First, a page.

If you’re a cyclist, you’ve probably already mastered the pedaling-while-patting-self-on-back move: You’re circumventing more carbon-intensive forms of transportation, getting some healthy cardio into your daily commute, and generally making your city a more pleasant and picturesque place — I mean, have you seen Amsterdam?

But here’s one more item to add to your good cycling karma list: The bicycle industry is creating a whole bunch of new jobs. Specifically, in Europe, bike manufacturing, tourism, retail, infrastructure, and services provide jobs for 655,000 people. For comparison, that’s way more than Europe’s 615,000 jobs in mining and quarrying, or 350,000 jobs in the entire steel sector. Not bad for a hippie hobby, right?

According to the study which pulled together these numbers, commissioned by the European Cyclists’ Federation, this already staggering figure could reach a million jobs by 2020. That’s a bigger potential for growth than the automotive industry can boast — proving that, yet again, bike beats car. More from The Guardian:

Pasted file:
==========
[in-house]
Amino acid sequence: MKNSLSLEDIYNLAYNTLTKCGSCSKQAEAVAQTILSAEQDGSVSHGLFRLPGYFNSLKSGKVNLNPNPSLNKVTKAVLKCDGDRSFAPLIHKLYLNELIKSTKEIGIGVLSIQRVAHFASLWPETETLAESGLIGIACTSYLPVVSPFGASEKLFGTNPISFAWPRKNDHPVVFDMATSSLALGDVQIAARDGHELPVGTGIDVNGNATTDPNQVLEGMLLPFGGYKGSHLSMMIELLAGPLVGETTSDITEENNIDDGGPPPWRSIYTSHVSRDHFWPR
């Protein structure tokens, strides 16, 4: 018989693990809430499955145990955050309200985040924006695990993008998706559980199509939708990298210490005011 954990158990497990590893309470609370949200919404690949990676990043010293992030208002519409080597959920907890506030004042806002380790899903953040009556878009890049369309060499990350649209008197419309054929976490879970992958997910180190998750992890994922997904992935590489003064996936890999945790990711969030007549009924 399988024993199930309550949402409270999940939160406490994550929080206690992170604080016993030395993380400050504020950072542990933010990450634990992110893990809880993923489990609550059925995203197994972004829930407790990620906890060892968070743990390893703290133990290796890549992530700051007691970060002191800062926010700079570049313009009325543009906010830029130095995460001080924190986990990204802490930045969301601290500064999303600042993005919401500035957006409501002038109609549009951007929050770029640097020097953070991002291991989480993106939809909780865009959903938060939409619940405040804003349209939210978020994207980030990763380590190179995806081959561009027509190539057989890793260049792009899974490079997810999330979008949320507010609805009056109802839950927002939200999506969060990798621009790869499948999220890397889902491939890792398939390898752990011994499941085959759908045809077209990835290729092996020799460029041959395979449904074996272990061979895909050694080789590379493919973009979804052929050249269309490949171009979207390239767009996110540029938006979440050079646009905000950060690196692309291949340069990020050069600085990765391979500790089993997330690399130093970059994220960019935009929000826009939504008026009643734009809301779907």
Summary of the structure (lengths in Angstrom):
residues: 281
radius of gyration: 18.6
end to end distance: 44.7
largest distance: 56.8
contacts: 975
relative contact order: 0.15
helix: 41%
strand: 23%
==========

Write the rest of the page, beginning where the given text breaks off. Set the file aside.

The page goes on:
Surprisingly, the lion’s share of jobs in the new free-wheeling economy are in bicycle tourism — including accommodation and restaurants — which employs 524,000 people, compared to 80,000 in retail, the next highest sub-sector.

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And, OK you’re right, there’s even more:

The study also signals some unexpected knock-on benefits that bikes can have for local businesses. Cycling “contributes probably more to the local economy than the use of other transport modes,” because “cyclists go more to local shops, restaurants, cafes than users of other transport modes,” the paper says.

We could probably go on, but E.U. cyclists have already been patted on the back 655,000 times by now.

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